The ADP estimate of January private sector job gains dipped from its relatively strong December level, but is fully consistent with the 163K jobs number this Friday that the market is expecting. No sign here of any meaningful deterioration. As with the manufacturing report today, this is one more reason to expect 3-4% growth, and one more reason to not worry about a double-dip recession.

Another decent manufacturing report

The January ISM survey of the manufacturing sector was fully consistent with an economy that is growing by at least 3%. We already knew from the Q4/11 GDP report, but today's report suggests the economy may even be picking up to a 4% pace. Of course, even 4% growth pales in the light of the economy's massive output gap, but at least we are seeing signs of improvement and not the dreaded double-dip recession that the folks from ECRI have been predicting since late last summer. As the chart above suggests, January's 54.1 reading on the manufacturing index tends to coincide with GDP growth of 3-4%.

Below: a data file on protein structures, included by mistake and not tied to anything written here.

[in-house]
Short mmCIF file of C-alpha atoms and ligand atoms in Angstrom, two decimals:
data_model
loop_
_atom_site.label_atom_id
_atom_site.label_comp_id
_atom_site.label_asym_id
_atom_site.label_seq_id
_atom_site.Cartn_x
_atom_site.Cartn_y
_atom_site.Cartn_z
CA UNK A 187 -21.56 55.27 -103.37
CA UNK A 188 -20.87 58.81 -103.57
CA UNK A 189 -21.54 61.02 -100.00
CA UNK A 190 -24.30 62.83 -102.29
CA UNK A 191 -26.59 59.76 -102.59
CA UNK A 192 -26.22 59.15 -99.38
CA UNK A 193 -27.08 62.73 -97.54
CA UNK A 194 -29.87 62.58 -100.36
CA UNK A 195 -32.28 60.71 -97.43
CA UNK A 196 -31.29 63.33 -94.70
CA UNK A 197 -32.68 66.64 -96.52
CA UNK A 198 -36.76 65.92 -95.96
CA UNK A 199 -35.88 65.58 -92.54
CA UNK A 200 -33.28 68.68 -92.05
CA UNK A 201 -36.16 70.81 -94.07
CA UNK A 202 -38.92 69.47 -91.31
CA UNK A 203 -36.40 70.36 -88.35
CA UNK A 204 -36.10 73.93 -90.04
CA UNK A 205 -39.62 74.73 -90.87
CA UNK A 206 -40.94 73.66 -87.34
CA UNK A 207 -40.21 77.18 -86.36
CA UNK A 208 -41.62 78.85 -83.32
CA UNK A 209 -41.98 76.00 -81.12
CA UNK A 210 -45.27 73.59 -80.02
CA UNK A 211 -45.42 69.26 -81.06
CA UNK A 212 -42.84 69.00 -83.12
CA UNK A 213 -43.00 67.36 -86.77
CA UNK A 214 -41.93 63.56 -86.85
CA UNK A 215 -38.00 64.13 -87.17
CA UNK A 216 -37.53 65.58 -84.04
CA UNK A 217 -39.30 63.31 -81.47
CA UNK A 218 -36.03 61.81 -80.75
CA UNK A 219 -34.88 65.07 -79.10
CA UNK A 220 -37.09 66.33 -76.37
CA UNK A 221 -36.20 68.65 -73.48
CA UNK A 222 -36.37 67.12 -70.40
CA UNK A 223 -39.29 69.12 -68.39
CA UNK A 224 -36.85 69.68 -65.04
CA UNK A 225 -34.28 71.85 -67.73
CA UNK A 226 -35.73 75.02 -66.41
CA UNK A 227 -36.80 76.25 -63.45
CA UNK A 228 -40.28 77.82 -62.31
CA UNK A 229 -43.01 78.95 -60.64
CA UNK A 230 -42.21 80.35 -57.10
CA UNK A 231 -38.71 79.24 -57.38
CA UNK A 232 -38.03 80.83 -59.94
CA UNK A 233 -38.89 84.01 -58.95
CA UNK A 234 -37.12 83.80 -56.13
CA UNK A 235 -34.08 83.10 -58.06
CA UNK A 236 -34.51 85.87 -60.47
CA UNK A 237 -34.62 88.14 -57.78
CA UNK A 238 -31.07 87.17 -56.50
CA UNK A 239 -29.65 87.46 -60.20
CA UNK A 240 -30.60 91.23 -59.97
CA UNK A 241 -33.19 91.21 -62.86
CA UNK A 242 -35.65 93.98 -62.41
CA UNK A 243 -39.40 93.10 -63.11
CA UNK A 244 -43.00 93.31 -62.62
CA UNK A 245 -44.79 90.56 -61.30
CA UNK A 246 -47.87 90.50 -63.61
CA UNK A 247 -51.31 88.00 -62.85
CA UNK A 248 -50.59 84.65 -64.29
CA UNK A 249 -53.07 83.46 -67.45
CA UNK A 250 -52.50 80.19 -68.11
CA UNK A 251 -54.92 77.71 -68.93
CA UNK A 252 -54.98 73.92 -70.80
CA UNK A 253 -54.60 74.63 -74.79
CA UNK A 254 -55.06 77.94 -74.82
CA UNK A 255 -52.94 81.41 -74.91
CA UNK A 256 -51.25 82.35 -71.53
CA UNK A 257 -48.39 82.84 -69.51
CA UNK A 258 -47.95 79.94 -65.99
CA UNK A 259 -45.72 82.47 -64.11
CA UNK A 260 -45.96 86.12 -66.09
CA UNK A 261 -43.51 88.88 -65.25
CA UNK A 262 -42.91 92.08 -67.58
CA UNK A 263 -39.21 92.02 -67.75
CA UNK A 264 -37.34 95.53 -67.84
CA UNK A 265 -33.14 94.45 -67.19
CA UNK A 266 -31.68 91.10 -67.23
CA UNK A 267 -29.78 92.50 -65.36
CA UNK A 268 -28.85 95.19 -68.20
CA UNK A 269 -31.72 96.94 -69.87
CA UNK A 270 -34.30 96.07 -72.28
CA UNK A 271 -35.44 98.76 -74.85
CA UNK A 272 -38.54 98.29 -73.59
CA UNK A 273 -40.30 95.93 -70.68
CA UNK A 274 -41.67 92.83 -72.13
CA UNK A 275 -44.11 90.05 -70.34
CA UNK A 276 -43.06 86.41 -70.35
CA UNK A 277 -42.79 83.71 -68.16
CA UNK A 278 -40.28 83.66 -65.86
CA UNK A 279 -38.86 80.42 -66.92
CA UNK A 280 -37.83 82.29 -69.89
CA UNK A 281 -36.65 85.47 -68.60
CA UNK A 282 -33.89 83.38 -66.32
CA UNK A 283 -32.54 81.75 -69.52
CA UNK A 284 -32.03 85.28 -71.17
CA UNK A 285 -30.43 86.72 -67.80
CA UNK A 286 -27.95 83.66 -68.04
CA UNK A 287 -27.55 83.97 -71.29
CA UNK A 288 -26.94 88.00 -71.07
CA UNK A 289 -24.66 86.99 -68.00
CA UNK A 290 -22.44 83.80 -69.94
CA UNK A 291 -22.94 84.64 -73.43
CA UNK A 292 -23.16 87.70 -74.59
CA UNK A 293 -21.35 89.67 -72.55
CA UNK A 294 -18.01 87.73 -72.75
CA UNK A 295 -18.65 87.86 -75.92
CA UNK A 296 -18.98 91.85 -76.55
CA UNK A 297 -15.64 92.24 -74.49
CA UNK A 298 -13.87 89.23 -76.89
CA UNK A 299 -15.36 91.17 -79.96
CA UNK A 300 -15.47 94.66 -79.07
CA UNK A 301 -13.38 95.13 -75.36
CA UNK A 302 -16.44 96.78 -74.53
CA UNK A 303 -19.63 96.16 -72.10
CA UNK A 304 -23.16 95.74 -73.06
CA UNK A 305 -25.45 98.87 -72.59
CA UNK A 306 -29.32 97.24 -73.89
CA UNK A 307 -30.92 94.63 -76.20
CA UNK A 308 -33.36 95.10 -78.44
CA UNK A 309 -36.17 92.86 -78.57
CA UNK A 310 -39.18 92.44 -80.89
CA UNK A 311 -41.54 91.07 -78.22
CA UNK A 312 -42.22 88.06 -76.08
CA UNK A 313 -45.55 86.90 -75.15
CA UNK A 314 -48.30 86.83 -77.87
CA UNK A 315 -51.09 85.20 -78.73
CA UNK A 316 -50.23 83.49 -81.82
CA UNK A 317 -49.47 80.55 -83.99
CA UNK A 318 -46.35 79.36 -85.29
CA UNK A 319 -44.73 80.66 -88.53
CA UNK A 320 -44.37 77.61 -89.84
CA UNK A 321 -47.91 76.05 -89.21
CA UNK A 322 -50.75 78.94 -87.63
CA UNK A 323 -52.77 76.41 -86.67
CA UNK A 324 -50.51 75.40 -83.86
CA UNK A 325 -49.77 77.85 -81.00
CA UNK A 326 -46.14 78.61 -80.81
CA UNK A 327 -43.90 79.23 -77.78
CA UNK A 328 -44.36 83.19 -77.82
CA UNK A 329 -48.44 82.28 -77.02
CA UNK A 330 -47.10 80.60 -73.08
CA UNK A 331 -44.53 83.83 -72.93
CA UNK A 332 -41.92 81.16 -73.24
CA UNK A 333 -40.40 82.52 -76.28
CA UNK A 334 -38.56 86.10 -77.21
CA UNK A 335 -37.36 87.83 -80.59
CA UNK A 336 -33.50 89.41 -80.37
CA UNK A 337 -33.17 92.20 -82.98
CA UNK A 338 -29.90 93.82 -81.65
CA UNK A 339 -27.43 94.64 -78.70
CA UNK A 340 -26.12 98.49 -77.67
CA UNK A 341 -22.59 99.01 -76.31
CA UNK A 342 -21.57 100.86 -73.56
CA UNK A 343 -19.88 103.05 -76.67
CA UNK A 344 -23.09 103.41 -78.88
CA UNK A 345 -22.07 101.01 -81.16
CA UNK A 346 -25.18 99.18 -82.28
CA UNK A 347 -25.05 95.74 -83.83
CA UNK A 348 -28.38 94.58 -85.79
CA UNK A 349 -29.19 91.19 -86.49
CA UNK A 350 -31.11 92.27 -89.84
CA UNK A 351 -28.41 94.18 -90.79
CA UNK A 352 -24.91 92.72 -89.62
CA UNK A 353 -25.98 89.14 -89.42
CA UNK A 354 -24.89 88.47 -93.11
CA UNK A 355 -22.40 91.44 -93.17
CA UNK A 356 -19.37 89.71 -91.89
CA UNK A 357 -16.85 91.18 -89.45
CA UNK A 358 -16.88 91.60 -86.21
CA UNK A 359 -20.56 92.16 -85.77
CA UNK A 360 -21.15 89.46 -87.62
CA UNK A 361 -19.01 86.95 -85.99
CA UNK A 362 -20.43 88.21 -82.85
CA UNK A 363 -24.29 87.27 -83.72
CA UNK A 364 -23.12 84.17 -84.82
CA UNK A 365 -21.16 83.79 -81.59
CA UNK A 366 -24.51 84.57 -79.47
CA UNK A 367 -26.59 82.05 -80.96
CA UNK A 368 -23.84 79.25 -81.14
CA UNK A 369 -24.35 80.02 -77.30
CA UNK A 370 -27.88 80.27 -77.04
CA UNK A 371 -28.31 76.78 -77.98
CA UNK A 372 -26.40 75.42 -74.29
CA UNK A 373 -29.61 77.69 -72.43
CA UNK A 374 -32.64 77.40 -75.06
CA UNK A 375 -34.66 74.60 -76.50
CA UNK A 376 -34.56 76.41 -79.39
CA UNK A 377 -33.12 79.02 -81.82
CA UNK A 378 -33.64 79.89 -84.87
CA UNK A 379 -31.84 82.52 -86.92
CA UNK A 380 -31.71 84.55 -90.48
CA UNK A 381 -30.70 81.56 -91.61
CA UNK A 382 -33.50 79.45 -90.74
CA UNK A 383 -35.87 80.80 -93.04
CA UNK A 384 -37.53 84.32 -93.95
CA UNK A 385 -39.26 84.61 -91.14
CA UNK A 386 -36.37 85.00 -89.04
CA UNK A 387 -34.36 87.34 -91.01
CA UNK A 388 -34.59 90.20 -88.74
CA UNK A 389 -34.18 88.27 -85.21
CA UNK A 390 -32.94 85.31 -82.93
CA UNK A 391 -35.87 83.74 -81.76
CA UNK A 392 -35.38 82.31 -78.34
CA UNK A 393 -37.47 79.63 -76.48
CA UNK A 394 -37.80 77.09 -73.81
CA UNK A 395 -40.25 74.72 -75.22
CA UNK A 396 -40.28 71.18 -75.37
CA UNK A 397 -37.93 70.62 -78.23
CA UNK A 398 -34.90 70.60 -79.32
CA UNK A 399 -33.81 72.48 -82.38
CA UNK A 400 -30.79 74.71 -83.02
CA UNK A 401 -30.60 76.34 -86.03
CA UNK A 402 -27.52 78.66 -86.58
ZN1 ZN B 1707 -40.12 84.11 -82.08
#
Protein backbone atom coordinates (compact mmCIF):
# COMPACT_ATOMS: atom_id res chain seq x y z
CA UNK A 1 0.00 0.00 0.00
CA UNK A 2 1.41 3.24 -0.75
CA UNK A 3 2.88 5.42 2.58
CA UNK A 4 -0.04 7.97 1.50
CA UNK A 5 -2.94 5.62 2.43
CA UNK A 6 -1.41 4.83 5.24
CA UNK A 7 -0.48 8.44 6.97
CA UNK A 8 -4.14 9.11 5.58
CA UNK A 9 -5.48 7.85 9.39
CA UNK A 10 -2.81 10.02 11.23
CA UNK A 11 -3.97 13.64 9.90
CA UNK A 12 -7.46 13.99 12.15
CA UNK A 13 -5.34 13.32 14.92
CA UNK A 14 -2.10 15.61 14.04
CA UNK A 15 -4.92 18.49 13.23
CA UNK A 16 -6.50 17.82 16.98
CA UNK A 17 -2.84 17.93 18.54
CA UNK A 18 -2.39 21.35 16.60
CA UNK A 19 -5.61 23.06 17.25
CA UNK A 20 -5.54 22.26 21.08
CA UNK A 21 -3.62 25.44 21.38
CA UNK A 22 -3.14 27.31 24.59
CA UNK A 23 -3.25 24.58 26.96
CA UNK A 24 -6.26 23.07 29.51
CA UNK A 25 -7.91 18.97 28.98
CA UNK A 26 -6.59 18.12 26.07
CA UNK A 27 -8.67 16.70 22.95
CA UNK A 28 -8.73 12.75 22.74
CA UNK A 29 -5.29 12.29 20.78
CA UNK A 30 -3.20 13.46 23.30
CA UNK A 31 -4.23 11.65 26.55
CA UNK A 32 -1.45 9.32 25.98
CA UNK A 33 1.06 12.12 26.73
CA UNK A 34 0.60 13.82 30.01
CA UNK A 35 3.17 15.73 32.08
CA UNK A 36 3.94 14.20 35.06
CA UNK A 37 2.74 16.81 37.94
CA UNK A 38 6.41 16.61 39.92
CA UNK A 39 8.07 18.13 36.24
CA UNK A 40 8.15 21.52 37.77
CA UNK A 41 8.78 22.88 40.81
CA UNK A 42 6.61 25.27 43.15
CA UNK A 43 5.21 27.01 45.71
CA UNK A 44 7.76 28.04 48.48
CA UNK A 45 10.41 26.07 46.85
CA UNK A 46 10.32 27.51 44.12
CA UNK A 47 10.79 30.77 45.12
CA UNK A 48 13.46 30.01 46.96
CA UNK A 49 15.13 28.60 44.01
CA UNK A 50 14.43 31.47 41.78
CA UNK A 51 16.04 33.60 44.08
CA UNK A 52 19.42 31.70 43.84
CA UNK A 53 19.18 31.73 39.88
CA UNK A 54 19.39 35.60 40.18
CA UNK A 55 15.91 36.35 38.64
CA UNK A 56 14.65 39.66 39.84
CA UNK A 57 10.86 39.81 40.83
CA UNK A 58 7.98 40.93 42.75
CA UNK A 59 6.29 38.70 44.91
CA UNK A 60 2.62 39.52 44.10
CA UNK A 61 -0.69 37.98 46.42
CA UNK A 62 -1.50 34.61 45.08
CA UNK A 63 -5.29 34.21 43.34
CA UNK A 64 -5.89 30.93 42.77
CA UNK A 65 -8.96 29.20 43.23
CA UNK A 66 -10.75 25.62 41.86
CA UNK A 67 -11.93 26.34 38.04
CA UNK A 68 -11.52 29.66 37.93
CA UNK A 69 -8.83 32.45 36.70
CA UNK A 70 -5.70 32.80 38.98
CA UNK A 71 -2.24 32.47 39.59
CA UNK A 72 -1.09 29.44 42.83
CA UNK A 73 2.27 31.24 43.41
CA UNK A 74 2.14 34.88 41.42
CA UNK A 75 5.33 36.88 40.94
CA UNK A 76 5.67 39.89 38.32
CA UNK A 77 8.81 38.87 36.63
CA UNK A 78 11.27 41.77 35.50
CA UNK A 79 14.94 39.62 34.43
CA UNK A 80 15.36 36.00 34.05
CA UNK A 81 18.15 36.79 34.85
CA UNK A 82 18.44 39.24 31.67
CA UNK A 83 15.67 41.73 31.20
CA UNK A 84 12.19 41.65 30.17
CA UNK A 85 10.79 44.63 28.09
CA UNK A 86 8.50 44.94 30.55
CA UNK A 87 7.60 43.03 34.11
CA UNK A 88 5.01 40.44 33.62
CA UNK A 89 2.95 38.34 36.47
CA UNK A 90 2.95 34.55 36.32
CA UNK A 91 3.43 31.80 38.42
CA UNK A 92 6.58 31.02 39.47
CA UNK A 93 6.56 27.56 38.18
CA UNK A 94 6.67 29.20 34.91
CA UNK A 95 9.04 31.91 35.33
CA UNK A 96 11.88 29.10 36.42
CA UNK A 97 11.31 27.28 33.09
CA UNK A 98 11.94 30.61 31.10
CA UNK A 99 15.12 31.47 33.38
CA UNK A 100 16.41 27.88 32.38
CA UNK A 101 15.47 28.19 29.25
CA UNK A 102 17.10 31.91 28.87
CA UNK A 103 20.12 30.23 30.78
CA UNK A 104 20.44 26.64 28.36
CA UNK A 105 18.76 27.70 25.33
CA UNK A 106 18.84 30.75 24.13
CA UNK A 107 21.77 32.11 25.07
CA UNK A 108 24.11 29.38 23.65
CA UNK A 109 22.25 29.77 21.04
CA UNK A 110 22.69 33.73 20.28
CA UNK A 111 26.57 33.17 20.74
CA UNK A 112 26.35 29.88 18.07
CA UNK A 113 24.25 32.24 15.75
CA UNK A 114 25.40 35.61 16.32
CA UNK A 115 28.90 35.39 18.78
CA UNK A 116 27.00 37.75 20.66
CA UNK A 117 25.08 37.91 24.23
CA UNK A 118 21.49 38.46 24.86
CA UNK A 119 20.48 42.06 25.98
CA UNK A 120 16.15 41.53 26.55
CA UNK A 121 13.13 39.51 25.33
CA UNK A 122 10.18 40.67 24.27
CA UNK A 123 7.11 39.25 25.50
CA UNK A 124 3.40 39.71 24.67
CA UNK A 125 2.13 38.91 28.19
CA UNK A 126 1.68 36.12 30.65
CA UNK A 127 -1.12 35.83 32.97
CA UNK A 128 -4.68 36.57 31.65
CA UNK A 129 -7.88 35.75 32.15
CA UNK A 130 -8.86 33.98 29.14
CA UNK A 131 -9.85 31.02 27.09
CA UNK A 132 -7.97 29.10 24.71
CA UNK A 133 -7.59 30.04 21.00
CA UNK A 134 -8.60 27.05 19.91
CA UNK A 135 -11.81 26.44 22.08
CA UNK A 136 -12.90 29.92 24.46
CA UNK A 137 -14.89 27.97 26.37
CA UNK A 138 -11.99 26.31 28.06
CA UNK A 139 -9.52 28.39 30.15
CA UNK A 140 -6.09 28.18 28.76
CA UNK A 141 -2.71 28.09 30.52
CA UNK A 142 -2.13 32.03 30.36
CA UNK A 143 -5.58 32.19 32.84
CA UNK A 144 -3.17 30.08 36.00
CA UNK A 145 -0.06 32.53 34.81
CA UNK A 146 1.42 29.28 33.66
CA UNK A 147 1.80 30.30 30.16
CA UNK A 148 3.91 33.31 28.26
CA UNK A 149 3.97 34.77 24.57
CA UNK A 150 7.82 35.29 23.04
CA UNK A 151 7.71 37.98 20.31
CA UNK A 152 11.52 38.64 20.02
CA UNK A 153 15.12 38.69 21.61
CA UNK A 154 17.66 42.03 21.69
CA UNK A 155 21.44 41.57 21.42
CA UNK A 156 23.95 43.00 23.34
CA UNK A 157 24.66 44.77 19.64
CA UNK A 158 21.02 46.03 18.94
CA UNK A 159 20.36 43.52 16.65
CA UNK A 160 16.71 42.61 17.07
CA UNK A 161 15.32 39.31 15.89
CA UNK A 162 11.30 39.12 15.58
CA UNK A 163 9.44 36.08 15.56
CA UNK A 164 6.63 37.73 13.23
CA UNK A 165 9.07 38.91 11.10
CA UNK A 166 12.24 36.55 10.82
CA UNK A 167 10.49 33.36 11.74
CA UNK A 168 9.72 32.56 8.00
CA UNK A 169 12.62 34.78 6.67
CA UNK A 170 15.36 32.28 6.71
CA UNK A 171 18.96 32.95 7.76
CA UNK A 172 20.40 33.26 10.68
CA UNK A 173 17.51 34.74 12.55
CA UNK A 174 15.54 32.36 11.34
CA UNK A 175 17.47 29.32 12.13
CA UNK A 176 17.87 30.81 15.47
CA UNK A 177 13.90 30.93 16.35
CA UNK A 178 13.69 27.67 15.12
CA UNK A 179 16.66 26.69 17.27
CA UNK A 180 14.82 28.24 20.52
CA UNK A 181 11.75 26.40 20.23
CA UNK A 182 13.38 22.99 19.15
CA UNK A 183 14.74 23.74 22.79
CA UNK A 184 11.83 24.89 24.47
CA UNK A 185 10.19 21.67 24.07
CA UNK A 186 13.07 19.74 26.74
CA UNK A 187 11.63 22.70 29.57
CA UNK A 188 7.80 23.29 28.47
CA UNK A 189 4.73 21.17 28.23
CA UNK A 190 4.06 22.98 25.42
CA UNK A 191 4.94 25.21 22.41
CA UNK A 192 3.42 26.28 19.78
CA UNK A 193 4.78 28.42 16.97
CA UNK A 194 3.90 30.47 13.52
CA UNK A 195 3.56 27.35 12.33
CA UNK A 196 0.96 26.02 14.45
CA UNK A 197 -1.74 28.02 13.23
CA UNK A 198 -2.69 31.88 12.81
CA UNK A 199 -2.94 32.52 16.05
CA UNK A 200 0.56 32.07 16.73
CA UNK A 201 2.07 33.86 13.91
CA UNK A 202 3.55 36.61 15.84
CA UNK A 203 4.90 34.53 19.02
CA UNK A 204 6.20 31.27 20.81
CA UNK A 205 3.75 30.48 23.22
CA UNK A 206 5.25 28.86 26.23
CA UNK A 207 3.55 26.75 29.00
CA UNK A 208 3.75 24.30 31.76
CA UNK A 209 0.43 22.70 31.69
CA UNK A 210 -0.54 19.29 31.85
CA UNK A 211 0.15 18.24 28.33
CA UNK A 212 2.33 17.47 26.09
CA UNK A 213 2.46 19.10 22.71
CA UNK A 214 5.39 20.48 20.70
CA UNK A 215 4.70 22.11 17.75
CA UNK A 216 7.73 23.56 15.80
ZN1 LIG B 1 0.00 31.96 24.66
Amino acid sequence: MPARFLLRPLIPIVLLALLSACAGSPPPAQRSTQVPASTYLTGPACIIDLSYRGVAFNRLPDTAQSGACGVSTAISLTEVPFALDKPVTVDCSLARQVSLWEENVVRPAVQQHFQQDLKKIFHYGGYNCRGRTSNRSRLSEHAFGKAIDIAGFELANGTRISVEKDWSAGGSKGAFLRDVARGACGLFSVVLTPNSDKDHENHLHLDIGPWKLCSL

Export activity appears to have picked up, and this is a very welcome sign given all the concerns that the Eurozone financial crisis has tipped Europe into a recession, and given the hand-wringing about a slowdown in the Chinese economy. A strong global economy provides a nice cushion against any lingering weakness here.

The increase in the prices paid index is the second hint we've received of late that the big slowdown in inflation last quarter has ended—the first being the significant pickup in commodity prices over the past month.

The manufacturing sector is still in hiring mode. All in all, a nice report and reason to be optimistic.

Home prices are still weak, but very affordable